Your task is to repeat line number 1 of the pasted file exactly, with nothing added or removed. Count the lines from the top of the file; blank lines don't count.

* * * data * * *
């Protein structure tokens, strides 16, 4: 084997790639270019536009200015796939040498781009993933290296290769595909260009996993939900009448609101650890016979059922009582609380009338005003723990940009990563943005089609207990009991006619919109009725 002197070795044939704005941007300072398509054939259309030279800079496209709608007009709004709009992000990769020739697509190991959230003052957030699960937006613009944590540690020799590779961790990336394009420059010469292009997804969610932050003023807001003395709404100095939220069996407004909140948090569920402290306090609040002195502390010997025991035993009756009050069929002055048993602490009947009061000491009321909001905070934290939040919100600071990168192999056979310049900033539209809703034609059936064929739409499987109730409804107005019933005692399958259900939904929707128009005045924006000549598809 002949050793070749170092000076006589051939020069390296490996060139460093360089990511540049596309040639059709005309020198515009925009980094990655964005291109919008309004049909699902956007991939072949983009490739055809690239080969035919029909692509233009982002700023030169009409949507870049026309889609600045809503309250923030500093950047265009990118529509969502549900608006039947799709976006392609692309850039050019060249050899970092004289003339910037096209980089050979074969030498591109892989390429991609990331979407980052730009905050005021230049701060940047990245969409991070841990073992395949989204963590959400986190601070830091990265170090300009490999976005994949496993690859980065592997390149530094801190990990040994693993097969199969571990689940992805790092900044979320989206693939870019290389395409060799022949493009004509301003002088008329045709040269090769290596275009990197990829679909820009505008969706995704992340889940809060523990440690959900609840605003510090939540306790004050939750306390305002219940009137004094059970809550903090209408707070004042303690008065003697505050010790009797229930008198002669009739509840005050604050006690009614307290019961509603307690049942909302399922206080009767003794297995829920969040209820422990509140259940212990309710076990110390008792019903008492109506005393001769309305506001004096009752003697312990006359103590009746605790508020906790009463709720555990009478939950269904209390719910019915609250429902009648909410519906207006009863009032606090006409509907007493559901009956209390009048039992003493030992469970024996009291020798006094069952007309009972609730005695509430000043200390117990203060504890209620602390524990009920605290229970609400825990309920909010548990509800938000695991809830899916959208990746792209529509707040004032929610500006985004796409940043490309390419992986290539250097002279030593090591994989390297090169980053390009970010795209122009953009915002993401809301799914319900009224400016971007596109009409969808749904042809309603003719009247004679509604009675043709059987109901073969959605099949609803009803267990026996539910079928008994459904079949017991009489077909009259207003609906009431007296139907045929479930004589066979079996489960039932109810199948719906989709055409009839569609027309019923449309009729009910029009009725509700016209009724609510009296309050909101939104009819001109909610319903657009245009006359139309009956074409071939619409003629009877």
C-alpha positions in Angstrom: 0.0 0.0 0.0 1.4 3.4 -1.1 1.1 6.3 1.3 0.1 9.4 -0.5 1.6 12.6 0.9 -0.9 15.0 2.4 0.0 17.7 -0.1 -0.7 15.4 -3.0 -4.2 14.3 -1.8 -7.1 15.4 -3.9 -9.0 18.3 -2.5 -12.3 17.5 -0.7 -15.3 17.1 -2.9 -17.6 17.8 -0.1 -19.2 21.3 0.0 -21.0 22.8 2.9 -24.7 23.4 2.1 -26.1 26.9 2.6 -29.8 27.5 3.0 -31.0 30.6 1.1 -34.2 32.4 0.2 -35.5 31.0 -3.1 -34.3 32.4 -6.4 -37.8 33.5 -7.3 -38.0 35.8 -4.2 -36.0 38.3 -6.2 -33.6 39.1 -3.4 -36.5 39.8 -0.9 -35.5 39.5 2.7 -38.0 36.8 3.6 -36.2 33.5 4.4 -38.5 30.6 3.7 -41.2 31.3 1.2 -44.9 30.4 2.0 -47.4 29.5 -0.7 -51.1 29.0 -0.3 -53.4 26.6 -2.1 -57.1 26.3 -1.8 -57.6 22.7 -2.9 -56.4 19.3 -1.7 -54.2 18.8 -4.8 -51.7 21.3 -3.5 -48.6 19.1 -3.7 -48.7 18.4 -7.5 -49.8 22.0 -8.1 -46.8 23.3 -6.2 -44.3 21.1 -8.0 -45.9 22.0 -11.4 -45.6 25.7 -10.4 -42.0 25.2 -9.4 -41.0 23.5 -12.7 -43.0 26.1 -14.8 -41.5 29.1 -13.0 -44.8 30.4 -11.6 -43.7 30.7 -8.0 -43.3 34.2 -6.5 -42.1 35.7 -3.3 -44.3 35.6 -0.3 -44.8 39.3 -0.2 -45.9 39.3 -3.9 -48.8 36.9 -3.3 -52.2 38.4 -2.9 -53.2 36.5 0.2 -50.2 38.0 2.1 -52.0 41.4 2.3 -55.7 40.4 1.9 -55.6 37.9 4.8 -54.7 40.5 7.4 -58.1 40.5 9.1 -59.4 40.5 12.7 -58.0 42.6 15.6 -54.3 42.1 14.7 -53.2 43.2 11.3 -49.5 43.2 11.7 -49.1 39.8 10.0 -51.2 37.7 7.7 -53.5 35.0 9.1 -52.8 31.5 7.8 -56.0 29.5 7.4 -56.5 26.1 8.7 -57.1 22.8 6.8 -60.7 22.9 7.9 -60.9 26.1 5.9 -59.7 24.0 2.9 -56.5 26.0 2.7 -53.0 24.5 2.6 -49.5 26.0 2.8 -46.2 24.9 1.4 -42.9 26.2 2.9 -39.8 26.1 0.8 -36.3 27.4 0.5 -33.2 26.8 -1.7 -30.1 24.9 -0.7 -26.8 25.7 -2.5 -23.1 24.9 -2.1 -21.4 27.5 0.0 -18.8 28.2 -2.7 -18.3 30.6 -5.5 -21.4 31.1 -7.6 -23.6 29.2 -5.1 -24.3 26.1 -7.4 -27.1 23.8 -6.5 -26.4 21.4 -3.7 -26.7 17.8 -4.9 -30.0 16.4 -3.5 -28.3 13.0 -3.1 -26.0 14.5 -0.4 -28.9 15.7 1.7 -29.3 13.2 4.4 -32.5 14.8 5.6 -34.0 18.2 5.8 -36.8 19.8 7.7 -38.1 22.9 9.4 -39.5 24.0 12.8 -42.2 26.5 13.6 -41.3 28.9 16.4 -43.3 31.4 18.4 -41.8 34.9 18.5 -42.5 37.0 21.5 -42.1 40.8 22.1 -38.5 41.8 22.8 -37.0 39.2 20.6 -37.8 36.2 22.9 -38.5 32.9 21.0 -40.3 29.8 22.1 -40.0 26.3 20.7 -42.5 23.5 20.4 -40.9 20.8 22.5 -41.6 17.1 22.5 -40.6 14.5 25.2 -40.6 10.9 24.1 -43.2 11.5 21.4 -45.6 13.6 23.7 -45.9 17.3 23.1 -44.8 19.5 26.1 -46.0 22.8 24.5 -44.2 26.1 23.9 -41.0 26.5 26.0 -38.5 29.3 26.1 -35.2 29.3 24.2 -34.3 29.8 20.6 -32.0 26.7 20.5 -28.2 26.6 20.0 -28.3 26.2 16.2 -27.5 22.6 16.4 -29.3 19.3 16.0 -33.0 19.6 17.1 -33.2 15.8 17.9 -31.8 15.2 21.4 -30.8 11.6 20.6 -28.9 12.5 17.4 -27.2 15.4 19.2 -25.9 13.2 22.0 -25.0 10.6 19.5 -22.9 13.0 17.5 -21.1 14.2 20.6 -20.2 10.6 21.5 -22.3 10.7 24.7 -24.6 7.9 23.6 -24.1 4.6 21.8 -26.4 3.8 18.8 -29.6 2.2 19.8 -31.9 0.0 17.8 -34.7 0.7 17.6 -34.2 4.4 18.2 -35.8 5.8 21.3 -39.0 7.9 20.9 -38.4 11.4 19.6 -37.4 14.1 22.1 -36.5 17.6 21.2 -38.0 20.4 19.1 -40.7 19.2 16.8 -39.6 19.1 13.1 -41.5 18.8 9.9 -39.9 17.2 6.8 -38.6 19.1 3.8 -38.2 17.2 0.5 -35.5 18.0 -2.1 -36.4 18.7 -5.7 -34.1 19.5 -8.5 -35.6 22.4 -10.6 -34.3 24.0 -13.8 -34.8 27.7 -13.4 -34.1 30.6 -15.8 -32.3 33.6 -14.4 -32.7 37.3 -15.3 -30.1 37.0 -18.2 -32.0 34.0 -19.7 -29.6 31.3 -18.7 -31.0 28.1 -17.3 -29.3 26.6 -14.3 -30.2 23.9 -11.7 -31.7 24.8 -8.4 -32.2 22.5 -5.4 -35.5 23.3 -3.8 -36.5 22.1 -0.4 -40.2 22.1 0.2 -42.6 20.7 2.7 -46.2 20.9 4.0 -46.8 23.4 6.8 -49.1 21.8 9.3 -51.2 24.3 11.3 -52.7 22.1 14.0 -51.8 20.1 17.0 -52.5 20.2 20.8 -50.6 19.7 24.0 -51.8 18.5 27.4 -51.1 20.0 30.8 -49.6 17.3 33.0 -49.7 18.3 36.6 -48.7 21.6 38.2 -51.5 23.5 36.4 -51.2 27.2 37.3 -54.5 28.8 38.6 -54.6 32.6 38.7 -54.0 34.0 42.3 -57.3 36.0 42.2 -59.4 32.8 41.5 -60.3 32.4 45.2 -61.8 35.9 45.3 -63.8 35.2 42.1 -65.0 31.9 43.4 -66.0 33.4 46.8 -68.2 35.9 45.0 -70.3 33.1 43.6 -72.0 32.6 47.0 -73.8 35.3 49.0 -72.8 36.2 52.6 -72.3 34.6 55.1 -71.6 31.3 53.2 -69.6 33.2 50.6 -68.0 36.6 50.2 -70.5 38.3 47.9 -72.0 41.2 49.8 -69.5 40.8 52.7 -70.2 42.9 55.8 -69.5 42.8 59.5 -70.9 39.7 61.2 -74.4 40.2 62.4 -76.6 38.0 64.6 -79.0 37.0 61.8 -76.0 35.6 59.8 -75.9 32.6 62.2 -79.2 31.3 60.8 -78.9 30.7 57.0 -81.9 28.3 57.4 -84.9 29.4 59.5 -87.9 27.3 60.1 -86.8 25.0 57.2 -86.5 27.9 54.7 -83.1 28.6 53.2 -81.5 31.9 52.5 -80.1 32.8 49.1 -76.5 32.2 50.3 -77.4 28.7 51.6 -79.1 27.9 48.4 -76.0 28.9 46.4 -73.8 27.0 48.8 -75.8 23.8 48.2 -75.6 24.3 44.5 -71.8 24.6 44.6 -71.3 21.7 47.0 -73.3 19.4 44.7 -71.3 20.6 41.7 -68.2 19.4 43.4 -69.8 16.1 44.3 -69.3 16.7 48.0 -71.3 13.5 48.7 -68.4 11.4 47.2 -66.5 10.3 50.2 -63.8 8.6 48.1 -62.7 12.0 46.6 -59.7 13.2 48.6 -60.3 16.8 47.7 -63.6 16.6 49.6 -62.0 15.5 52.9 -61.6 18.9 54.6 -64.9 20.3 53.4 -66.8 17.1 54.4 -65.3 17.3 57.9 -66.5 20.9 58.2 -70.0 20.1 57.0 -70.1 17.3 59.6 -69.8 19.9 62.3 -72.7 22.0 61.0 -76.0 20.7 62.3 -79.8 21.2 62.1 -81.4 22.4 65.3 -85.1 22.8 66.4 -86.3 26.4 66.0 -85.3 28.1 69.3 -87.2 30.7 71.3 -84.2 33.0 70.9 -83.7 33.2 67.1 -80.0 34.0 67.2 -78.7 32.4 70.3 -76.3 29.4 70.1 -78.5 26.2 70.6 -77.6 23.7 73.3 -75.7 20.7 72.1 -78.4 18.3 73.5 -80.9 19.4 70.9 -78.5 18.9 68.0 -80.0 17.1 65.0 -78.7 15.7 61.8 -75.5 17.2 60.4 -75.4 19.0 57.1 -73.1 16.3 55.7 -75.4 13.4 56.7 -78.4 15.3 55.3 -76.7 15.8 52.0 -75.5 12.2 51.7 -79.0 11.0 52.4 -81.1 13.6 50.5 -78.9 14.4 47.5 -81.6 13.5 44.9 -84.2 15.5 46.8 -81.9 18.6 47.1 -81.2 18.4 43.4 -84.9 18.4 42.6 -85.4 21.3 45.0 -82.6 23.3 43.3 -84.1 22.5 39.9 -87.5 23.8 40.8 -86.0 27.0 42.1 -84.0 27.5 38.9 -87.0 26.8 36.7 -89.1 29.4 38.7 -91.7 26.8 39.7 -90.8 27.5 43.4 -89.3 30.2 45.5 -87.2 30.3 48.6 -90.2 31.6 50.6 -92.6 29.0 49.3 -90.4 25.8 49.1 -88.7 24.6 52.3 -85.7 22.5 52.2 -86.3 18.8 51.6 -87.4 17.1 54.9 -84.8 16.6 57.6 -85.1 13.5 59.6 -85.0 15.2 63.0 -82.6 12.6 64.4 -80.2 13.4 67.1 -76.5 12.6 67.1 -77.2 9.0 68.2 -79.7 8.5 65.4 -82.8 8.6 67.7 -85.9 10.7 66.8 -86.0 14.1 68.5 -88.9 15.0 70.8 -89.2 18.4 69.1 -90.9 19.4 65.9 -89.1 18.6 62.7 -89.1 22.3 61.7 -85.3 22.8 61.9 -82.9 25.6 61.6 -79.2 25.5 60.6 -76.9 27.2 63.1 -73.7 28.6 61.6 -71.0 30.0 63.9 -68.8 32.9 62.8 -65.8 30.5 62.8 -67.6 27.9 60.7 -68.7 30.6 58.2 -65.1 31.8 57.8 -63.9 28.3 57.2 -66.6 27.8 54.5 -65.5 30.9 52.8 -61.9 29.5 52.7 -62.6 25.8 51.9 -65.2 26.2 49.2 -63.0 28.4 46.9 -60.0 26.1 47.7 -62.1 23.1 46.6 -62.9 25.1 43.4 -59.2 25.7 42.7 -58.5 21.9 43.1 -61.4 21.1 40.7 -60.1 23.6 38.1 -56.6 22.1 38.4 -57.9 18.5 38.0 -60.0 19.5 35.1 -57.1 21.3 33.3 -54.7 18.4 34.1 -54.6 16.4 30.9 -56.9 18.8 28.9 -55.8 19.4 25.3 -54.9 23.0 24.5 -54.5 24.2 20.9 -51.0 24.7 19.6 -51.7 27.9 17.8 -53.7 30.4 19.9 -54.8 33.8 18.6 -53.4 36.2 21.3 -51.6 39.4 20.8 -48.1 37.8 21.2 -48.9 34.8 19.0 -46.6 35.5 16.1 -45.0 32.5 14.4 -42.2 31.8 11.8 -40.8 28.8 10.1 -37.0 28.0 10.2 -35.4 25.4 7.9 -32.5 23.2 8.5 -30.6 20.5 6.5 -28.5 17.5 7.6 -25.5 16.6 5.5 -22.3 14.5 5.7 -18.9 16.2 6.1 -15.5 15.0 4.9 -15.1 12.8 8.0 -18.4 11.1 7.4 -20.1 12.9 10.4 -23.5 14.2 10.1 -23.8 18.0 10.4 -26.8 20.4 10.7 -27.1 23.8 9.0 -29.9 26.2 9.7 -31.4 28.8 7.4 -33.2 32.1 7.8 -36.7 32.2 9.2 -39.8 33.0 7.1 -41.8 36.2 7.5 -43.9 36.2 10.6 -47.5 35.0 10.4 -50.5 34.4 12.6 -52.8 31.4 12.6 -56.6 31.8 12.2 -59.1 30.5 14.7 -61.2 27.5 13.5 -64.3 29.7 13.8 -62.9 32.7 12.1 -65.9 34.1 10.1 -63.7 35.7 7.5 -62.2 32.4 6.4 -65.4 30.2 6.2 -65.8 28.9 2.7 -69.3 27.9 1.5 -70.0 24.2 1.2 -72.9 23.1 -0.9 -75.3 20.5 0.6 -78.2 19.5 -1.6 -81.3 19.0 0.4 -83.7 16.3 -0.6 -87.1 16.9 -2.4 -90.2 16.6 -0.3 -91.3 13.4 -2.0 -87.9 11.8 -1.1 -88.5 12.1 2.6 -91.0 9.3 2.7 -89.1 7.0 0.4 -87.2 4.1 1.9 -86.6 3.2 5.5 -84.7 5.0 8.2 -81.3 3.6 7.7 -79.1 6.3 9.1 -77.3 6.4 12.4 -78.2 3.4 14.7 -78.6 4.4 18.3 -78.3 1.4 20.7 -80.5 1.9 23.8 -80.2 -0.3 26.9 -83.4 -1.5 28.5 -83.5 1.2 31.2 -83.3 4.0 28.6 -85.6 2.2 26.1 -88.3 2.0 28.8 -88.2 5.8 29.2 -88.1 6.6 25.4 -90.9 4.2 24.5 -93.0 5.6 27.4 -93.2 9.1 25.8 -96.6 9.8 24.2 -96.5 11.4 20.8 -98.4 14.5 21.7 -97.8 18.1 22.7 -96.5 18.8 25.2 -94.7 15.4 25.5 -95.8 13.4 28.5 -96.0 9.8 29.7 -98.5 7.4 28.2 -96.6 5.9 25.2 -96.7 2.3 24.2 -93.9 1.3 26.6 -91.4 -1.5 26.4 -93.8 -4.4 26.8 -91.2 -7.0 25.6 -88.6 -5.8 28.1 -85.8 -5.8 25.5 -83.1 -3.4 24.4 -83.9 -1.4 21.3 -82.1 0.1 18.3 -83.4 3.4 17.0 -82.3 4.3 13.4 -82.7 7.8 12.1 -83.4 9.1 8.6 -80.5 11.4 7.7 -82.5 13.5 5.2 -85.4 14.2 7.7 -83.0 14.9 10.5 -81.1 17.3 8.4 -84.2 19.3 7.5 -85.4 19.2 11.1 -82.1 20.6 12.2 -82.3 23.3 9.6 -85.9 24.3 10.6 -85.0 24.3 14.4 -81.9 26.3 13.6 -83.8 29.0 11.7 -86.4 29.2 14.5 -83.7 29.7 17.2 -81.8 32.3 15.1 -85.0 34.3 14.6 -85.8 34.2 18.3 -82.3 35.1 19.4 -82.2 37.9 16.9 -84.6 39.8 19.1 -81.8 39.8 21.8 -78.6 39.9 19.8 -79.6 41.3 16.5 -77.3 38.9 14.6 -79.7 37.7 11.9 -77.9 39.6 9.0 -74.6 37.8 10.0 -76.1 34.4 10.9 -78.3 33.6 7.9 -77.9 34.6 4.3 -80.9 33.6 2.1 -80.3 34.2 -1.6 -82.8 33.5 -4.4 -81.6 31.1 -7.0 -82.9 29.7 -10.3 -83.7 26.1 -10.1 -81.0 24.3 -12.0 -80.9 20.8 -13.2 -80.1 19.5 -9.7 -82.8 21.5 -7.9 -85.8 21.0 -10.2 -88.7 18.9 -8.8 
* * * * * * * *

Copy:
């Protein structure tokens, strides 16, 4: 084997790639270019536009200015796939040498781009993933290296290769595909260009996993939900009448609101650890016979059922009582609380009338005003723990940009990563943005089609207990009991006619919109009725 002197070795044939704005941007300072398509054939259309030279800079496209709608007009709004709009992000990769020739697509190991959230003052957030699960937006613009944590540690020799590779961790990336394009420059010469292009997804969610932050003023807001003395709404100095939220069996407004909140948090569920402290306090609040002195502390010997025991035993009756009050069929002055048993602490009947009061000491009321909001905070934290939040919100600071990168192999056979310049900033539209809703034609059936064929739409499987109730409804107005019933005692399958259900939904929707128009005045924006000549598809 002949050793070749170092000076006589051939020069390296490996060139460093360089990511540049596309040639059709005309020198515009925009980094990655964005291109919008309004049909699902956007991939072949983009490739055809690239080969035919029909692509233009982002700023030169009409949507870049026309889609600045809503309250923030500093950047265009990118529509969502549900608006039947799709976006392609692309850039050019060249050899970092004289003339910037096209980089050979074969030498591109892989390429991609990331979407980052730009905050005021230049701060940047990245969409991070841990073992395949989204963590959400986190601070830091990265170090300009490999976005994949496993690859980065592997390149530094801190990990040994693993097969199969571990689940992805790092900044979320989206693939870019290389395409060799022949493009004509301003002088008329045709040269090769290596275009990197990829679909820009505008969706995704992340889940809060523990440690959900609840605003510090939540306790004050939750306390305002219940009137004094059970809550903090209408707070004042303690008065003697505050010790009797229930008198002669009739509840005050604050006690009614307290019961509603307690049942909302399922206080009767003794297995829920969040209820422990509140259940212990309710076990110390008792019903008492109506005393001769309305506001004096009752003697312990006359103590009746605790508020906790009463709720555990009478939950269904209390719910019915609250429902009648909410519906207006009863009032606090006409509907007493559901009956209390009048039992003493030992469970024996009291020798006094069952007309009972609730005695509430000043200390117990203060504890209620602390524990009920605290229970609400825990309920909010548990509800938000695991809830899916959208990746792209529509707040004032929610500006985004796409940043490309390419992986290539250097002279030593090591994989390297090169980053390009970010795209122009953009915002993401809301799914319900009224400016971007596109009409969808749904042809309603003719009247004679509604009675043709059987109901073969959605099949609803009803267990026996539910079928008994459904079949017991009489077909009259207003609906009431007296139907045929479930004589066979079996489960039932109810199948719906989709055409009839569609027309019923449309009729009910029009009725509700016209009724609510009296309050909101939104009819001109909610319903657009245009006359139309009956074409071939619409003629009877």